Square the stock and prepare the shelf, which is to serve as a stretcher, and brace the lower end of the legs. This shelf is set into the cross rails, and is fastened to them with screws from the lower side. Be sure that the legs stand perfectly square with the top rail when these screws are inserted.
Remove the clamps from the top and plane it perfectly smooth. Finishing the top is the most important part of this piece of work; it must be done perfectly. Use the steel scraper to make sure all plane marks, and rough places are removed. It will be observed that notches are cut in the corners to allow the legs to extend through slightly; this must be done with great care, for these joints will be exposed. The top ends of the legs should be rounded, or chamfered, and perfectly smoothed before the top is fastened on. When the top is perfectly fitted, it should be fastened in position with screws.
Prepare the drawer front so it will fit snugly into the opening left for the drawer. Rabbet the ends to receive the side rails, as shown in the detail in the drawing. Prepare the back and side rails. The side rails are to be plowed to receive the 1/4" three-ply bottom.
The drawer should be assembled with nails. The side pieces, are to be nailed into the rabbet formed at each end of the drawer front. Test to make sure that it is perfectly square, when the bottom is nailed in.
The drawer carriers are rabbeted strips nailed entirely across the lower side of the table top; small strips nailed on the sides of the drawer slide in these rabbets. Adjust these carriers so the drawer will work smoothly.
The knobs are to be made of wood, shaped to suit your taste.
When the work is entirely assembled, go pver it with a sharp steel scraper and finish with very fine sandpaper. Stain it the desired color; give it a coat of filler, or shellac and finish with rub varnish.
Optional and Home Projects Employing Similar Principles.
1. School Cooking Table.
2. Laboratory Table.
3. Sewing Table.
No. 1. Examine the methods of hanging porch swings in your community and see what advantages and disadvantages you observe in each.
No. 2. Examine the finish on the furniture in your home. Can you determine how it was made? Call at a local furniture store and ask the clerk to show you some waxed furniture and some that has a rub varnish finish. Ask him to explain the advantages of each.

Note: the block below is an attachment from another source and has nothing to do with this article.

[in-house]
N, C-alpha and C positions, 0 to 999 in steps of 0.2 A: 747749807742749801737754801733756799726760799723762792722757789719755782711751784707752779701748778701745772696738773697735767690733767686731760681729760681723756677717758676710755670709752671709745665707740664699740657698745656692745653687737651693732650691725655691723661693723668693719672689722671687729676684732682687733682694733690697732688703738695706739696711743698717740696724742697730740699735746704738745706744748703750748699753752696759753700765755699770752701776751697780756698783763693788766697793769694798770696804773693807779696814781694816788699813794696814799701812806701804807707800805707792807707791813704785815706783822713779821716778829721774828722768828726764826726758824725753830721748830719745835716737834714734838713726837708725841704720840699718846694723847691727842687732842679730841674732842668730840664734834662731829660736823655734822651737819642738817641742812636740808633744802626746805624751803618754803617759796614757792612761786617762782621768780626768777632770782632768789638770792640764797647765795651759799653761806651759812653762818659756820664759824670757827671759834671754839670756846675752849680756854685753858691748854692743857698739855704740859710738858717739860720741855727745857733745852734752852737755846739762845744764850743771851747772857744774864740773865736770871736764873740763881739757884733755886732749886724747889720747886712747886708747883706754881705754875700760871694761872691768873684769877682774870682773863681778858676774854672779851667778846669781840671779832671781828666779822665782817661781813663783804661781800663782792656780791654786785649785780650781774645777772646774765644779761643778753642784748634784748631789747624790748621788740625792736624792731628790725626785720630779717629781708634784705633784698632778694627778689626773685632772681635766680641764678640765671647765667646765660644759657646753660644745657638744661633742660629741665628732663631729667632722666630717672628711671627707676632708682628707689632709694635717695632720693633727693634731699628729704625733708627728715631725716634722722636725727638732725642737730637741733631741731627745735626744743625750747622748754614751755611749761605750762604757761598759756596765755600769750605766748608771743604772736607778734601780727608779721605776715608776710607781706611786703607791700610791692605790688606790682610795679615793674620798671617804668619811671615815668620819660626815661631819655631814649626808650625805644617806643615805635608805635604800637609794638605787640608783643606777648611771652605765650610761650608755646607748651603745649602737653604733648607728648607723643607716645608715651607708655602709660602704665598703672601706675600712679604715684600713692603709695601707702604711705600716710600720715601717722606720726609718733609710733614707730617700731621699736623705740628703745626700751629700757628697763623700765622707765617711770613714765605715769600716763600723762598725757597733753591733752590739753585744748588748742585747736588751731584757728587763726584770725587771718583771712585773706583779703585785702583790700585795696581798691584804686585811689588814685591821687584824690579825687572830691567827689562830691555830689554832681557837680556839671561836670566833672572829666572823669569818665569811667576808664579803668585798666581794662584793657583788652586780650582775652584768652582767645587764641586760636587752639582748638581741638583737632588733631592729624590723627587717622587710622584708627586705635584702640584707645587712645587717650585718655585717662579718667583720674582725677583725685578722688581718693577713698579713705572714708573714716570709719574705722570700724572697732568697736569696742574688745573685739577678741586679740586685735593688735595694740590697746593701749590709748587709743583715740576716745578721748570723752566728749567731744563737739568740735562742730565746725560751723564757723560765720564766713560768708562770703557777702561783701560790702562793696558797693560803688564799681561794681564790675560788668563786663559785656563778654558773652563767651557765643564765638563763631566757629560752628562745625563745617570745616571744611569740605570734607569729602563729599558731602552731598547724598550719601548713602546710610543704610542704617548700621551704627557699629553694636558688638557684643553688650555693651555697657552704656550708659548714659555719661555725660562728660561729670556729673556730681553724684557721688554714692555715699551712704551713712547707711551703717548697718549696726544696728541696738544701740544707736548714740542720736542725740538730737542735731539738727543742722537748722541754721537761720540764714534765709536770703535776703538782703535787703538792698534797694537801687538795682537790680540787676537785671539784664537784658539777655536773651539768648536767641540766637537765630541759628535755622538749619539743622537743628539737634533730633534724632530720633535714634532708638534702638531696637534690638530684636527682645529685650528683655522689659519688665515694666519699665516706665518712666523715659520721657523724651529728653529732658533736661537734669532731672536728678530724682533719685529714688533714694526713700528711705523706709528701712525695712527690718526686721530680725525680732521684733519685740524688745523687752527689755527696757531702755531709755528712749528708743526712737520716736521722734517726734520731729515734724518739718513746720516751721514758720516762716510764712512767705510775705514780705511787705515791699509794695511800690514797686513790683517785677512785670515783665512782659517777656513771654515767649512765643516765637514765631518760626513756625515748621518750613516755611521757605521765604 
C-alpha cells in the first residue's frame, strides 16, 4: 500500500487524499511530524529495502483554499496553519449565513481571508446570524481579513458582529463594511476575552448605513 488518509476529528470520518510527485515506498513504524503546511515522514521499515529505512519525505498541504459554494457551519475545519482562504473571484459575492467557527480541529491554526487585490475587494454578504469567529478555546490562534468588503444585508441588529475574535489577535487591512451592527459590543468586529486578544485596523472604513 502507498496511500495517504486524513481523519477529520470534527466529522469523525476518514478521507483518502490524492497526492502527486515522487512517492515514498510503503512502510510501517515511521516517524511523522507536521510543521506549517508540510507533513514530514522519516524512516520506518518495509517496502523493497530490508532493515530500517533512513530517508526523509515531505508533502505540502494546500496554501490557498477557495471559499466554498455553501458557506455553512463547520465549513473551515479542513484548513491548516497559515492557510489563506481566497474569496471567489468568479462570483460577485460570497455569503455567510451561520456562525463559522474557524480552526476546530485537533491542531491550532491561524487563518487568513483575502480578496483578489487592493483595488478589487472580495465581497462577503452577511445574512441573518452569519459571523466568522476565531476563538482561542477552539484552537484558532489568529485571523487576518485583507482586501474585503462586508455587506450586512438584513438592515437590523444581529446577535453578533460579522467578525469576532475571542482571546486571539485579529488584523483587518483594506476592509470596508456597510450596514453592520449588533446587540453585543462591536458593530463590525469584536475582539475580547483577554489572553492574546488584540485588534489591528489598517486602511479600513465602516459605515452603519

No. 3. In designing any piece of furniture, the most important point to consider is, that it shall be useful for the purpose for which it is intended, and second that it shall be pleasing in appearance. Ask your local furniture dealer to show you the points of advantage in different styles of chairs, tables and other furniture. Examine the furniture in your home and see whether it is all well designed.
No. 4. What will be the result if a wide board is laid flat upon the ground and left for some time? Which way will it warp? You will find it interesting to experiment with a worthless board in this manner, noticing which way it warps; turn it over and note the results after a few days. This may help you to understand the action which often takes place if you stain or shellac only one side of a thin board.
No. 5. Perhaps you can find some piece of construction work about the school, or at home, in which the joints have opened slightly. What does this indicate regarding the condition of the lumber when the piece of work was constructed?
No. 6. Do you know of any batten doors about the buildings of your neighborhood? Examine these doors to see whether or not they are properly braced. What remedy can you suggest for a batten door that is beginning to sag? Have you tried it?
No. 7. For what purposes have you seen cedar wood used? Examine as many wood fence posts as you can find and see what sort of timber they are. Remove some of the dirt from around the post and scratch the post with your pocketknife to determine how deeply it has rotted. What kind of timber shows the greatest endurance? It may be necessary for you to inquire how long some of these posts have been in the ground.